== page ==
Do I need to complete a self-assessment tax return?
This is one of those perennial questions we are asked by clients, typically buoyed on by the rash of government adverts around Christmas and the New Year, in the run up to tax return deadline on 31st January. And it is a good question as many individuals may not be aware that they should be completing a tax return.
We regularly speak to people that, for one reason or another, have slipped into the net that either requires them to complete a self-assessment return or because it is in their interests to do so. The last part of that sentence may sound slightly crazy, after all many of us were brought up in an era whereby one only divulged the absolute minimum amount of data to the ‘taxman’ for fear of getting it wrong and winding up with a huge tax bill. But in this modern, increasingly digital tax environment, it can be beneficial to engage with HMRC through the use of a tax return to ensure everything is declared as it should be and so your tax code for the following year is correct – avoiding tax issues snowballing.
Historically the number of people required to complete a self-assessment or personal tax return was limited. But the growth in start-ups, entrepreneurs, the self-employed and a general trend towards having more than one source of income means that nearly 12 million (11.7) people are liable for self-assessment in 2020. There are even instances whereby income from eBay sales and AirBnB rentals have pushed individuals over certain thresholds or had a significant impact on their income across the course of a year.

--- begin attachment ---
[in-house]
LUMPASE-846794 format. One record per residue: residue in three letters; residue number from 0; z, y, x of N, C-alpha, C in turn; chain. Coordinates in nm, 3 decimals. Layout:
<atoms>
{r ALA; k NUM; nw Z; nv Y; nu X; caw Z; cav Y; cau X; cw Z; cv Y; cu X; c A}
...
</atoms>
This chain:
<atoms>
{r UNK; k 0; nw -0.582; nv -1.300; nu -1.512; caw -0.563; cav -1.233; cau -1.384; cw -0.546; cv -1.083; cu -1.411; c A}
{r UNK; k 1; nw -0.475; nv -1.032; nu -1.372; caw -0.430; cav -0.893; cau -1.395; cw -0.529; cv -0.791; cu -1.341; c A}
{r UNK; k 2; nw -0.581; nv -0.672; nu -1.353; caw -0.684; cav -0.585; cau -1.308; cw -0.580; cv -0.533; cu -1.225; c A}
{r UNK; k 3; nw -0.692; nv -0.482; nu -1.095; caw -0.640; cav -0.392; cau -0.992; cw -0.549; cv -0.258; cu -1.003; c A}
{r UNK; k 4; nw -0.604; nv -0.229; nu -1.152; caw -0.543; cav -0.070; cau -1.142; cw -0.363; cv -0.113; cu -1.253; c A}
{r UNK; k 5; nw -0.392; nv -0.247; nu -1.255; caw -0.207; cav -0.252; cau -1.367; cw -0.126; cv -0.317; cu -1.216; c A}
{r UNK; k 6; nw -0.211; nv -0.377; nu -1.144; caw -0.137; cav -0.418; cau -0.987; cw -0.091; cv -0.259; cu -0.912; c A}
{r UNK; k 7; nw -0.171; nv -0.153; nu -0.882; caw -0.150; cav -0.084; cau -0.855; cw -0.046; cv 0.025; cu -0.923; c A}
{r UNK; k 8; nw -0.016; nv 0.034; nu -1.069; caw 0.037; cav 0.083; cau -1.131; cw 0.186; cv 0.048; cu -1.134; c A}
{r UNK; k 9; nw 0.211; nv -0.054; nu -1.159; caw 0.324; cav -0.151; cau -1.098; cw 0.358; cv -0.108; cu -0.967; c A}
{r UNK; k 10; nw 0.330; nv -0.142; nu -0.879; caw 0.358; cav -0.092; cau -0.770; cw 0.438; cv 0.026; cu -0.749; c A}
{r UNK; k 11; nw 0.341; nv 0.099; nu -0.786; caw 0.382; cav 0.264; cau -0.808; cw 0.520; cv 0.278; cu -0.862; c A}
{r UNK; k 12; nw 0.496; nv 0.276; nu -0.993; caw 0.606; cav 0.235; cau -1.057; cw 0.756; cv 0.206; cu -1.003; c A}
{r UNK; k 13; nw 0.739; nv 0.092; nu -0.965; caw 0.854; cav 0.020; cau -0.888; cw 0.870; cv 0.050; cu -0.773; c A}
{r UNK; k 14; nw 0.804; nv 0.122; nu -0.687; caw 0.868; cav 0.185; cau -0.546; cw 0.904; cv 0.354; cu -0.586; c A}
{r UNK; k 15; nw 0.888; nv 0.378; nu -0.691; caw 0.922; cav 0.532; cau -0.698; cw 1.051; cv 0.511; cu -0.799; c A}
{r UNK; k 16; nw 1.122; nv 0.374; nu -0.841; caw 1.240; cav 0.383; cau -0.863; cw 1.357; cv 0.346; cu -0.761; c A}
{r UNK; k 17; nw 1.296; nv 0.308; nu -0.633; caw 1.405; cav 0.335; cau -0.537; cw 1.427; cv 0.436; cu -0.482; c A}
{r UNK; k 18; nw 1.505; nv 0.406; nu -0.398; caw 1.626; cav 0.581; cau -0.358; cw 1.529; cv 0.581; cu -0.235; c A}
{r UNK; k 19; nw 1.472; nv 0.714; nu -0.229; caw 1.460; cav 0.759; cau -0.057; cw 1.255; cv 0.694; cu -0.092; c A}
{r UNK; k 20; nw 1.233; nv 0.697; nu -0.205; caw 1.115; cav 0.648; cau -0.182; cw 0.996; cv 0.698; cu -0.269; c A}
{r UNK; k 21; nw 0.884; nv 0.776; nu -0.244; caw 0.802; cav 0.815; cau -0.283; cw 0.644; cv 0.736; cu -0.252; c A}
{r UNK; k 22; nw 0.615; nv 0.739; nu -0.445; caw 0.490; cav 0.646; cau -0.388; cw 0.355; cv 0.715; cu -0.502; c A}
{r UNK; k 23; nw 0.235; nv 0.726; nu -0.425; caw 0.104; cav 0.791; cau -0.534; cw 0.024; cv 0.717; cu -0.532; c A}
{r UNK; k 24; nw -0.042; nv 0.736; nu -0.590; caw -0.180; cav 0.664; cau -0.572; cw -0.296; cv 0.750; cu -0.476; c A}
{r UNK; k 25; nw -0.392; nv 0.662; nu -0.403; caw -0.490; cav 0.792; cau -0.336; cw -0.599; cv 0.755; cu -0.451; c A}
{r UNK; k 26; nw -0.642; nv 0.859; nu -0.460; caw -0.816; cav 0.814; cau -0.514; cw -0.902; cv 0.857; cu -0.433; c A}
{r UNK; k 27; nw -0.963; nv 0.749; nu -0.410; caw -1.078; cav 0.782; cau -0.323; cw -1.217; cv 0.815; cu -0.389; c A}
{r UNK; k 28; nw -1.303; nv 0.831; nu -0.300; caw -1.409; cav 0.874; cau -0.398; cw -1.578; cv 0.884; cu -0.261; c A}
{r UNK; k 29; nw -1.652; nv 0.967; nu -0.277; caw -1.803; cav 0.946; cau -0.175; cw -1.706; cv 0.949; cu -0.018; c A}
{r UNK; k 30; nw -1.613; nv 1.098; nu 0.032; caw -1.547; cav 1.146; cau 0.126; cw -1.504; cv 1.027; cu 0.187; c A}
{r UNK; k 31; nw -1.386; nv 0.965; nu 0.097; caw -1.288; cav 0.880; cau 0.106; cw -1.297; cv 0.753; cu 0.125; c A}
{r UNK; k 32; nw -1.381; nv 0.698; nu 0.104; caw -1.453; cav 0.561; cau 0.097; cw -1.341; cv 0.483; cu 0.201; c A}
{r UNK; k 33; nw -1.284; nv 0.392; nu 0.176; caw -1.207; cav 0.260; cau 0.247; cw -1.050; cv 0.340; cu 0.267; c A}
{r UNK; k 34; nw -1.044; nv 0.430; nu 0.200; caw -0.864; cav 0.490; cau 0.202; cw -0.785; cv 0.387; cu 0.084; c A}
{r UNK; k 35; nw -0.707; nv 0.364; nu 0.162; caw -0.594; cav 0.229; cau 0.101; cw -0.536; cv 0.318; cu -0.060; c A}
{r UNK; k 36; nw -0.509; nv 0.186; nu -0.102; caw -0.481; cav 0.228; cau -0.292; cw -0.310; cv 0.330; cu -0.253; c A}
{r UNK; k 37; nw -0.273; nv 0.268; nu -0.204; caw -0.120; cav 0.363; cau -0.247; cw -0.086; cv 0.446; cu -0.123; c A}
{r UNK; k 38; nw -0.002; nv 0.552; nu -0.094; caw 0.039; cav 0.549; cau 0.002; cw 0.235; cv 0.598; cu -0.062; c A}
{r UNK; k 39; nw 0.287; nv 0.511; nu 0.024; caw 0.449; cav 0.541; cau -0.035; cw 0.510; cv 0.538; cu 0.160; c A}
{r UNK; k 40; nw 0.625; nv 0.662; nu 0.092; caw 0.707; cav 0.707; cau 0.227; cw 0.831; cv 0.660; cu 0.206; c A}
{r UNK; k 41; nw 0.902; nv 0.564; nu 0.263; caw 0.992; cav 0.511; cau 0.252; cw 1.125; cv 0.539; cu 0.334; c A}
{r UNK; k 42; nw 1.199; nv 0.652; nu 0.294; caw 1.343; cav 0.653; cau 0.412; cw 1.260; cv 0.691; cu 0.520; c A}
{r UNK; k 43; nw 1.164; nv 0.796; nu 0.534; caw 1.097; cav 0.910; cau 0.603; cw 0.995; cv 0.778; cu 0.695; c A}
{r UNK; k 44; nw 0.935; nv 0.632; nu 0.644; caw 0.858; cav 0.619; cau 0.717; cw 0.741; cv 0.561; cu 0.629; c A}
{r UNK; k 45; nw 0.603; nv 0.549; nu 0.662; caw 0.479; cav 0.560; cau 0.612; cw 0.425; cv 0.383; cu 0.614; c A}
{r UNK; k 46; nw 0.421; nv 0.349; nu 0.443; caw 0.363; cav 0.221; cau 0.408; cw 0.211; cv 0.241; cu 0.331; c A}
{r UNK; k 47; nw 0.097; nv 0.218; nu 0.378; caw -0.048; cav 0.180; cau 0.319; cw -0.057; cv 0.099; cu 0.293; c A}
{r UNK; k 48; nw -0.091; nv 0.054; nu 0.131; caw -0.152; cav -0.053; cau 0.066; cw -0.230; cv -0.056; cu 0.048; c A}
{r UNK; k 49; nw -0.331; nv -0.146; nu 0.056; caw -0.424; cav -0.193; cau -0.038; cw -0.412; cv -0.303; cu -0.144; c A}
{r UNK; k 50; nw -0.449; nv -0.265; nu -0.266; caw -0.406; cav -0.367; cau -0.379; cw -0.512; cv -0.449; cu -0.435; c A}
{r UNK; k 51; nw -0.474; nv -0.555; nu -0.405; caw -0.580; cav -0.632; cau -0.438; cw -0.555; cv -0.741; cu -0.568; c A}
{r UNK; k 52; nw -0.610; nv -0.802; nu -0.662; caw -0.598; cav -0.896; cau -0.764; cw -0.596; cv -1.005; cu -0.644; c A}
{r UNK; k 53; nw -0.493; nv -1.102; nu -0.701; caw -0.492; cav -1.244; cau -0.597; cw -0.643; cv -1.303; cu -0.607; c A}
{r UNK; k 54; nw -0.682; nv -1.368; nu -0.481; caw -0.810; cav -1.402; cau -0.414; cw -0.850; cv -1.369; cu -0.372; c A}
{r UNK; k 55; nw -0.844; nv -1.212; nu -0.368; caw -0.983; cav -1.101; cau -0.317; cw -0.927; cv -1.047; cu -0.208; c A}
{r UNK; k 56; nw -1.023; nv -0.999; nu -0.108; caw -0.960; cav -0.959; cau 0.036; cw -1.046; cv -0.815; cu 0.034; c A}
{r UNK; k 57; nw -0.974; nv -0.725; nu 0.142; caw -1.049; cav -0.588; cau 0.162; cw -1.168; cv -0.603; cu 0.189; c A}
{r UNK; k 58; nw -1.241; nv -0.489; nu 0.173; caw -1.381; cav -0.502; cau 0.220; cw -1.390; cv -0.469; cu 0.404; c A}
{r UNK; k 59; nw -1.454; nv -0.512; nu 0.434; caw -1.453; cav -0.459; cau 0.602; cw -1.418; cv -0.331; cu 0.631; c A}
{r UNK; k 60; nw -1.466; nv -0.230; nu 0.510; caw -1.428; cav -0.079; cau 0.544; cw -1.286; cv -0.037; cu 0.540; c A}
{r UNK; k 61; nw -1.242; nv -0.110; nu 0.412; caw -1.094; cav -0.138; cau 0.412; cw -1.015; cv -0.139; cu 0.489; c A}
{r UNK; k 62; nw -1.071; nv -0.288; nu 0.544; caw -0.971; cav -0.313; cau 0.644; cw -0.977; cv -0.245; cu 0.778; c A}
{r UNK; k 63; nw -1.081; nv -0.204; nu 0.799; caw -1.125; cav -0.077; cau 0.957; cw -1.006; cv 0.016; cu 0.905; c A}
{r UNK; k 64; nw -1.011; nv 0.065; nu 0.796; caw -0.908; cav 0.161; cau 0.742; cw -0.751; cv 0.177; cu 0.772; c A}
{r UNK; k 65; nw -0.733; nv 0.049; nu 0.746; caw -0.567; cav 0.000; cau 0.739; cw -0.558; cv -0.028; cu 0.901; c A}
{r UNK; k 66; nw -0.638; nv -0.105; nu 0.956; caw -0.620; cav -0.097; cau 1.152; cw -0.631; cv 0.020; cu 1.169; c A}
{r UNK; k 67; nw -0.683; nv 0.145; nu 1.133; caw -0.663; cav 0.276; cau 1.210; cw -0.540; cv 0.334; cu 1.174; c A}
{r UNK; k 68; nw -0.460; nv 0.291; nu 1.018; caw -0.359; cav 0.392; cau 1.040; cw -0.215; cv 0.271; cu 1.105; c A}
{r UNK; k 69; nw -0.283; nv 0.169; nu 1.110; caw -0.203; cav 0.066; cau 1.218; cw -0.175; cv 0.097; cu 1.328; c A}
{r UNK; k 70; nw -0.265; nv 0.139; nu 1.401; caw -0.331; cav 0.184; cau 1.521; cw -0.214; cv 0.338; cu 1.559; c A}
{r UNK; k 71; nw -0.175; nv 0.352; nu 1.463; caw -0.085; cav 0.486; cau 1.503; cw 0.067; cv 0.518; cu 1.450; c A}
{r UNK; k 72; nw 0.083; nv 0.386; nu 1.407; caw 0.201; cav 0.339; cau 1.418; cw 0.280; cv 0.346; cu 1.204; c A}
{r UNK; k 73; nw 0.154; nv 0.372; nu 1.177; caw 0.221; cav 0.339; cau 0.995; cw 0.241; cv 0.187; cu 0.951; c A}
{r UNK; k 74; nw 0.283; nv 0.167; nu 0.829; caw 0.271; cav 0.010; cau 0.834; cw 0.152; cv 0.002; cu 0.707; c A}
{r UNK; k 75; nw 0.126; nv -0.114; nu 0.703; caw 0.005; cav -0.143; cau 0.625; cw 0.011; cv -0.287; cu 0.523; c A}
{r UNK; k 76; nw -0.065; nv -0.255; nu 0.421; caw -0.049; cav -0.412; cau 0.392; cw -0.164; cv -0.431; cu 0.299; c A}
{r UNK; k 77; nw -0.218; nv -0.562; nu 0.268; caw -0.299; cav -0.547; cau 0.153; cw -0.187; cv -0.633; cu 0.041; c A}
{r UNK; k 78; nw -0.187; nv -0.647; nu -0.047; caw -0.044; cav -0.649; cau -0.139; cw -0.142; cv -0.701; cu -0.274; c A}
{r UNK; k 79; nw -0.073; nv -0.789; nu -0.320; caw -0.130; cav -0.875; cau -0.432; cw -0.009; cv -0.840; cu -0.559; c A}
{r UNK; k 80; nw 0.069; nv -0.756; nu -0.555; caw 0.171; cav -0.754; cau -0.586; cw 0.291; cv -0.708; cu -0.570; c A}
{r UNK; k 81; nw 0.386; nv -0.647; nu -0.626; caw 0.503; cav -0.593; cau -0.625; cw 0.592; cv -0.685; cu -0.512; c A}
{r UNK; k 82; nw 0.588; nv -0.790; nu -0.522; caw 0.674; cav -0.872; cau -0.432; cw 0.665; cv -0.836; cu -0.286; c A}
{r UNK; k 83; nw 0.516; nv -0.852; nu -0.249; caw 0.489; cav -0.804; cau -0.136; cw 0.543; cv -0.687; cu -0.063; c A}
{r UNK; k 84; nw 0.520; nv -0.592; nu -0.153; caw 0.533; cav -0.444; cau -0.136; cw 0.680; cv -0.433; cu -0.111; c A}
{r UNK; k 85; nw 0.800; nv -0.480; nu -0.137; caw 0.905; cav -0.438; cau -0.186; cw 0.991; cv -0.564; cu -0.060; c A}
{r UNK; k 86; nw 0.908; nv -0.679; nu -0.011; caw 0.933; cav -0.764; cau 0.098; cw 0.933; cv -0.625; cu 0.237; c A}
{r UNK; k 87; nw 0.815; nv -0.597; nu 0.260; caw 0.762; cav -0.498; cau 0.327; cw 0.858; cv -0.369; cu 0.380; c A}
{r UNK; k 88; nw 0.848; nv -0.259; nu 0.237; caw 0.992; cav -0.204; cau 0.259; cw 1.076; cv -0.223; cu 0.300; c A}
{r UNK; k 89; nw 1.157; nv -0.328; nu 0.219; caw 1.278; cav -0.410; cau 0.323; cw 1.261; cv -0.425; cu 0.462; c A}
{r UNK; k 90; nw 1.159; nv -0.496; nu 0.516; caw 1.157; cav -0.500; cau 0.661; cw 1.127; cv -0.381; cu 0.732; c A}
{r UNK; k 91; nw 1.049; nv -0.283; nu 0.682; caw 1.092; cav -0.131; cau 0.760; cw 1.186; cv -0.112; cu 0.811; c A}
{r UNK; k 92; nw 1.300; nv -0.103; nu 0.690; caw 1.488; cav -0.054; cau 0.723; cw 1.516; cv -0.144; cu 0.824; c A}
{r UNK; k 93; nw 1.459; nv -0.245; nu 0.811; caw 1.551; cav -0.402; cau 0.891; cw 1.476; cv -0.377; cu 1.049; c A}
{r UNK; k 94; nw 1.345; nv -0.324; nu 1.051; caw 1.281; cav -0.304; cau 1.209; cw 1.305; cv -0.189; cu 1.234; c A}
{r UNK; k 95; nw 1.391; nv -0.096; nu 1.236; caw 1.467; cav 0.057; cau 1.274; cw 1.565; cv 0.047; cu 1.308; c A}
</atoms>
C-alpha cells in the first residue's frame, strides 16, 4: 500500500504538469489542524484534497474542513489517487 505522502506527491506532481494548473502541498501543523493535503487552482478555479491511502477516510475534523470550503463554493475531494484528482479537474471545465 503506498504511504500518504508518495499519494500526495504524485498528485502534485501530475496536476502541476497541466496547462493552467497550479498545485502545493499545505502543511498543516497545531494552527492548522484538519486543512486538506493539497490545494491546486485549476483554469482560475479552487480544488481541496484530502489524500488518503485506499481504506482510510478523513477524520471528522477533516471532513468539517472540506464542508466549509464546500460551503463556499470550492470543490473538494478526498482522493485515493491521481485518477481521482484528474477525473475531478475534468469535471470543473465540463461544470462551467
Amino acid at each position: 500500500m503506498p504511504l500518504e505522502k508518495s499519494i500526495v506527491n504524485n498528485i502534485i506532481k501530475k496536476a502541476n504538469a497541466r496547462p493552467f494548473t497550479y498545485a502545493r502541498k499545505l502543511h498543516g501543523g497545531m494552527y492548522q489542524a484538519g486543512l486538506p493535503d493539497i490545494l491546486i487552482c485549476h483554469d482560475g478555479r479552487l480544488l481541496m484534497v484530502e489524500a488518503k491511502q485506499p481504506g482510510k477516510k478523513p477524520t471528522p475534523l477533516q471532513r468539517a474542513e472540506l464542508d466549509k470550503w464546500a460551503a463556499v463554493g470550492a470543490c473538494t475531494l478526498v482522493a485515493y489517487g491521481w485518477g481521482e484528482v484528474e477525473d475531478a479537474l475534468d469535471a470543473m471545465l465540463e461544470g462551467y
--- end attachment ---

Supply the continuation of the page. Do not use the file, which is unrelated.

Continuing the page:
Terry Smith, our Tax Partner, gives this advice. “Each person’s circumstances will be entirely unique and so there is no blanket answer to the question of ‘Do I need to complete a self-assessment tax return?’. However, there are some rule-of-thumb guidelines that can help you determine if you have to/would be better off, completing a tax return. Some are slightly more obvious than others, for instance if HMRC send you a request to complete a tax return! but in most cases, a tax return needs to be submitted if your circumstances match one or more of the following:
- You are self-employed and earnings exceed £1,000
- You are a company director
- Your annual income is £100,000 or more
- You have income from savings, investments and/or property
- You need to claim expenses or tax reliefs
- You or your partner receive Child Benefit and your income is over £50,000
- You get income from overseas and/or from trusts, settlements and estates
- You have disposed of assets either by sale or gift
- You’ve lived or worked abroad and/or aren’t domiciled in the UK
- You’re a trustee
The Gov.uk website provides further advice and guidance on this matter and there is also a handy checking tool that will help you answer the question, which can be accessed here: https://www.gov.uk/self-assessment-tax-returns/who-must-send-a-tax-return
Do I still need to complete a self-assessment tax return?
The other side of this question is whether you still have to complete a tax return if, for instance, your circumstances have changed and you have moved into employment, having previously been self-employed. Terry says “The answer is broadly the same in either direction. If any of the statements above still apply to you or applied during the last tax year (remember you may be thinking of the year up to and including 5th April last year!) then you probably do still need to complete a self-assessment. If in doubt, complete a tax return as it is better to be safe than sorry”.
If you are required to complete a self-assessment tax return, you’re unsure and would like some advice or you simply want some help in managing your tax affairs, please contact us today and we will be glad to help.